If oil stays as cheap as it is, that could undermine the value proposition for costly sub-salt exploration and development offshore Brazil. Venezuela’s economy was already in ruins heading into the pandemic, and low oil prices have only added to the pressure. According to the Organization of the Petroleum Exporting Countries (OPEC), Venezuela produced 339,000 barrels per day in July, which was up from 336,000 barrels per day in June. These are production levels not seen in Venezuela since the 1930s.

There will probably be some big deals in oil, but they may be of the consolidation/distressed assets variety, whereas the big infrastructure spending is more likely to be in natural gas and renewables. The United States is pushing to export more of its LNG to Latin America, but that is going to require new import capacity, pipelines, and capex spending.

Climate considerations are also playing a role in government decision-making throughout Latin America, particularly as countries in the region seek to expand energy access. This bodes well for renewables, but also potentially for natural gas. Natural gas burns cleaner than oil, is growing easier to deliver by ship and truck, is available for export in large quantities from the United States (with low shipping costs) and is also increasingly available from South American sources thanks to technological advances. Although economics in Argentina’s Vaca Muerta shale are currently challenged by low oil prices, in recent years, natural gas production growth from shale was sufficient to spur a resumption of exports to neighboring Chile and Brazil and to trigger Argentina’s first-ever exports of liquified natural gas (LNG) last year.

Social & Political Consequences

Coming out of the pandemic, the region will likely have to deal with growing crime, insecurity, and social and political unrest – and the possibility of increased migration to the United States from Mexico and Central America. Political stability will be necessary for the economic recovery in the region, but it is far from certain as many people in Latin America have begun to feel disillusioned with democracy. Economic prosperity has not been a natural correlation to democracy, and neither has security. Rapid urbanization, poor social services (like healthcare and education), weak democratic institutions, and persistent inequality, which were already chronic in the region, have been exacerbated by the pandemic and the economic contraction.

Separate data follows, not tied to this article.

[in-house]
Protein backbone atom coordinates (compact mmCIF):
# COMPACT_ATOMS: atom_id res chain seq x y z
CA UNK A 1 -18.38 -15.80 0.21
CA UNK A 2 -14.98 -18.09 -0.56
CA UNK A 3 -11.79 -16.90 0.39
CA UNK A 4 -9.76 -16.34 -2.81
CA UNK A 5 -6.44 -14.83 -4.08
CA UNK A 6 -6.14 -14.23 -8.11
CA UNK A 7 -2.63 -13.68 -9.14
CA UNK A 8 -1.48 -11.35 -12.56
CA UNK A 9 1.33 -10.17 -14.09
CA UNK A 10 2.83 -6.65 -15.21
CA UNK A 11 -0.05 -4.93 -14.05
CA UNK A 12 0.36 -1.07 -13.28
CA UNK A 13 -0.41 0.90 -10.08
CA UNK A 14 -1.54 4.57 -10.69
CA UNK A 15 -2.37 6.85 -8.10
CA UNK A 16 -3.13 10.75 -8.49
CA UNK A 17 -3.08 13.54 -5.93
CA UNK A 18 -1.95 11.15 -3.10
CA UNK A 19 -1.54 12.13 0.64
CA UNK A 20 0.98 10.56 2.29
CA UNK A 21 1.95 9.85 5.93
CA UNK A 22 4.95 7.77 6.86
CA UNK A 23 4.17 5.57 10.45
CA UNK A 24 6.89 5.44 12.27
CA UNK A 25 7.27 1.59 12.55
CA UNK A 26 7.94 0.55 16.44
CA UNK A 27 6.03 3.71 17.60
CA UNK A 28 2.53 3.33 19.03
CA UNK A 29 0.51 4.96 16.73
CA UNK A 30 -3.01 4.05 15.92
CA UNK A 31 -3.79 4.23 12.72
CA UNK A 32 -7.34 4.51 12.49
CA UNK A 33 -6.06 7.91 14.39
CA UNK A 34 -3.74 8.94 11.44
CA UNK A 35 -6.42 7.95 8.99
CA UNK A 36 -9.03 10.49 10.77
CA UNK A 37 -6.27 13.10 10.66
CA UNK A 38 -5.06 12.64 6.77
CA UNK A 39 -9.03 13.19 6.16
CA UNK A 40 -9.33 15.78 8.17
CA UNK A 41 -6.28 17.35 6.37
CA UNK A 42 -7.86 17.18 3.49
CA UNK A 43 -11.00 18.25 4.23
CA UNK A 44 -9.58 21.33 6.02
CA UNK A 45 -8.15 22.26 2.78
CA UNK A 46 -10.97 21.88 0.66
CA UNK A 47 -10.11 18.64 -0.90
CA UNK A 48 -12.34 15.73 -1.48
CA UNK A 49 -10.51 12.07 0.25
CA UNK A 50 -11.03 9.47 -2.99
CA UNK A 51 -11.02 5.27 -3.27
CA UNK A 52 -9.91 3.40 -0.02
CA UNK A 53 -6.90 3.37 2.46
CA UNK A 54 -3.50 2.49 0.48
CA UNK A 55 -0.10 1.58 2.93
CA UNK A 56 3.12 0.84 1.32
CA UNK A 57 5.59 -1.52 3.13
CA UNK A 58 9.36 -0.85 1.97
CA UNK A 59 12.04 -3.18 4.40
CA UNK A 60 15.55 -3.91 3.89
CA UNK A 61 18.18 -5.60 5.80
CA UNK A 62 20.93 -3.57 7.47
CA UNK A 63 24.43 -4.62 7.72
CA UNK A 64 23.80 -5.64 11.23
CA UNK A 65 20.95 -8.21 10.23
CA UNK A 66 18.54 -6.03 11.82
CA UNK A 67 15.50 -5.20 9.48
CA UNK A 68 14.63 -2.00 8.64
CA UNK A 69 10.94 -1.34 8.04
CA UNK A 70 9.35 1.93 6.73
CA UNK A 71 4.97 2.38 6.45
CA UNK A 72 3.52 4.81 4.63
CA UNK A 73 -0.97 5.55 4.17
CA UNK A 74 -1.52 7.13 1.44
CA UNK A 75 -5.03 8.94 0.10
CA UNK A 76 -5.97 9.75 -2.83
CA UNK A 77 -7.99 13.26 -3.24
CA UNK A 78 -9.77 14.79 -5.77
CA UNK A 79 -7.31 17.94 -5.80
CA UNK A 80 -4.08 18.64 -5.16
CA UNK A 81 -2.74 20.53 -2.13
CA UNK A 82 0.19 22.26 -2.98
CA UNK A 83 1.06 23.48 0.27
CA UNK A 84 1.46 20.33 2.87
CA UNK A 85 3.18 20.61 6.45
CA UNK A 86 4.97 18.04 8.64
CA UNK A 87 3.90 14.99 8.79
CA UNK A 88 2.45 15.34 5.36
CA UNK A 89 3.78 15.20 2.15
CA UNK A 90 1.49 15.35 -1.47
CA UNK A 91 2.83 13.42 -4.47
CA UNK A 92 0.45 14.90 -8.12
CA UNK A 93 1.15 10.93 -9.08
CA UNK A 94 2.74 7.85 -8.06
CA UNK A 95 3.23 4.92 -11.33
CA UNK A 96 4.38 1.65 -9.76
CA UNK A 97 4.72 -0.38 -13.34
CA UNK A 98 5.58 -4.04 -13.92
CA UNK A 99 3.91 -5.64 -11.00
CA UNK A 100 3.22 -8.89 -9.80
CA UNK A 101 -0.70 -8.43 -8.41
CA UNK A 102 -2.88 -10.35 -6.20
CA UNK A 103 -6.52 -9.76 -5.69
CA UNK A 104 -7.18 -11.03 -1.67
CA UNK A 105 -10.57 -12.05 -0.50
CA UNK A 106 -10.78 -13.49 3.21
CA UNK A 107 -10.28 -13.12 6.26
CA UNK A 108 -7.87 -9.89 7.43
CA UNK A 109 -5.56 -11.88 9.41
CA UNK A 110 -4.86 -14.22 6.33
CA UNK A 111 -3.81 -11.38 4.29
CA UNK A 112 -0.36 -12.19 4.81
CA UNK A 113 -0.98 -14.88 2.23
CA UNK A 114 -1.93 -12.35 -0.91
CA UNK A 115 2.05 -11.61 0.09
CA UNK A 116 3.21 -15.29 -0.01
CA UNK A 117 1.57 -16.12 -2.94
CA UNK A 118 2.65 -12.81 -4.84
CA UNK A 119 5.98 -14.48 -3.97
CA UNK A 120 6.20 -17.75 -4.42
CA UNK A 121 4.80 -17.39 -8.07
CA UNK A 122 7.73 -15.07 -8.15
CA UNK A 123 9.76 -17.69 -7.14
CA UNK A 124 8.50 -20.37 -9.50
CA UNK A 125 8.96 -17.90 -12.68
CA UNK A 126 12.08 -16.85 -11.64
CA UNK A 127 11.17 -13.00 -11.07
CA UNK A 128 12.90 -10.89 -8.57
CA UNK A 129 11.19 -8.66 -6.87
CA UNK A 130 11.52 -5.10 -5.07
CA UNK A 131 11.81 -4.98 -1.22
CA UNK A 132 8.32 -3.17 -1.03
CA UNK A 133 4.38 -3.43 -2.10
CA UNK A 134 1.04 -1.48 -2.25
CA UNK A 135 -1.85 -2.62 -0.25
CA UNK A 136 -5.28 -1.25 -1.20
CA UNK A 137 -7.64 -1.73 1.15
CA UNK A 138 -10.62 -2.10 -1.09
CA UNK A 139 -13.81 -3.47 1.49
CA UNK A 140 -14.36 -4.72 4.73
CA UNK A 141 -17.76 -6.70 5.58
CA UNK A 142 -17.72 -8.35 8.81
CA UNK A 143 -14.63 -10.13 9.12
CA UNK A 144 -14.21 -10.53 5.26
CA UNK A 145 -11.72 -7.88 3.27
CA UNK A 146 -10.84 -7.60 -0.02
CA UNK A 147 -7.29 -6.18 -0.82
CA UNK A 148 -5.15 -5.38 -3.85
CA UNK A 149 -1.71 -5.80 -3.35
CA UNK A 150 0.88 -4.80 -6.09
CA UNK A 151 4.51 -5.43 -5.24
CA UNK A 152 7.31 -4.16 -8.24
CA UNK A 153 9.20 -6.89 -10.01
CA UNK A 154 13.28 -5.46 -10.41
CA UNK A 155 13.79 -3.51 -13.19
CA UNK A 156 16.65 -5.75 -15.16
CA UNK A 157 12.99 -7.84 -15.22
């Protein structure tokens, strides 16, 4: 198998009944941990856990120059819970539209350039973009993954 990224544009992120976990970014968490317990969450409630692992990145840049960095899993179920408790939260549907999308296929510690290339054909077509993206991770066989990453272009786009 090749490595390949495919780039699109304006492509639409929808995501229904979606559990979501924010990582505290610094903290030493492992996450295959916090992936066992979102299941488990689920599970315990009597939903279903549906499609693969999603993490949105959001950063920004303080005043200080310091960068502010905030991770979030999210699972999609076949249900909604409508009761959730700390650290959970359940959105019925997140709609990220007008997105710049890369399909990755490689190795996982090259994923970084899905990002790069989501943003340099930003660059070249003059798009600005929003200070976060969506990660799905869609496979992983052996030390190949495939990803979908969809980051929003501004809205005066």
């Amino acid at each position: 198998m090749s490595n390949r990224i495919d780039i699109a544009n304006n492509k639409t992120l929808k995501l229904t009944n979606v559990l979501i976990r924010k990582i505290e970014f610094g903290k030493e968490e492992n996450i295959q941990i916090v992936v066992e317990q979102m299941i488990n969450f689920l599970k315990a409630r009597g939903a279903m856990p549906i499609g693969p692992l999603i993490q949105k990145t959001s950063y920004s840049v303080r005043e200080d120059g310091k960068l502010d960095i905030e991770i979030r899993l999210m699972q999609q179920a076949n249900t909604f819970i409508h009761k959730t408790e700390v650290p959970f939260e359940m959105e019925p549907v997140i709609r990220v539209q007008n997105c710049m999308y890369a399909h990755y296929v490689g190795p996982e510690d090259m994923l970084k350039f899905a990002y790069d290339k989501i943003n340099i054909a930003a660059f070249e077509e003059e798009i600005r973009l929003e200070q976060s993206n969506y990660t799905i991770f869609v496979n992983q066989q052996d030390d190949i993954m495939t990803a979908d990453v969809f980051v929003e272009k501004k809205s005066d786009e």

Political protests and violence, which were seen in 2019 in places like Bolivia and Chile, could return as the region shifts gears to elections. Bolivia and Chile are both scheduled to hold elections in October, after a presidential contest in Bolivia and a national vote on the need for a new constitution in Chile were postponed due to the pandemic. Brazil is scheduled to have municipal elections in November. Venezuela will have legislative elections in December, but the opposition parties have decided to boycott saying that the election will be rigged. Peru, Chile, Nicaragua, and Ecuador are scheduled to have general elections in 2021, and Mexico will hold midterm elections in June 2021.

Corruption is also a chronic issue. Latin Americans want to weed out corrupt officials, ruling elites, and private sector corporate interests which benefit from corrupt dealings and seem out of touch with the people. At the same time, political parties are increasingly using corruption allegations to undermine their political opponents. For example, AMLO recently floated the idea of a referendum on five former Mexican presidents and whether they should be charged with corruption. This came after a former PEMEX head implicated two former presidents in corrupt dealings involving millions of dollars. If AMLO moves forward with the referendum, it could have profound political consequences.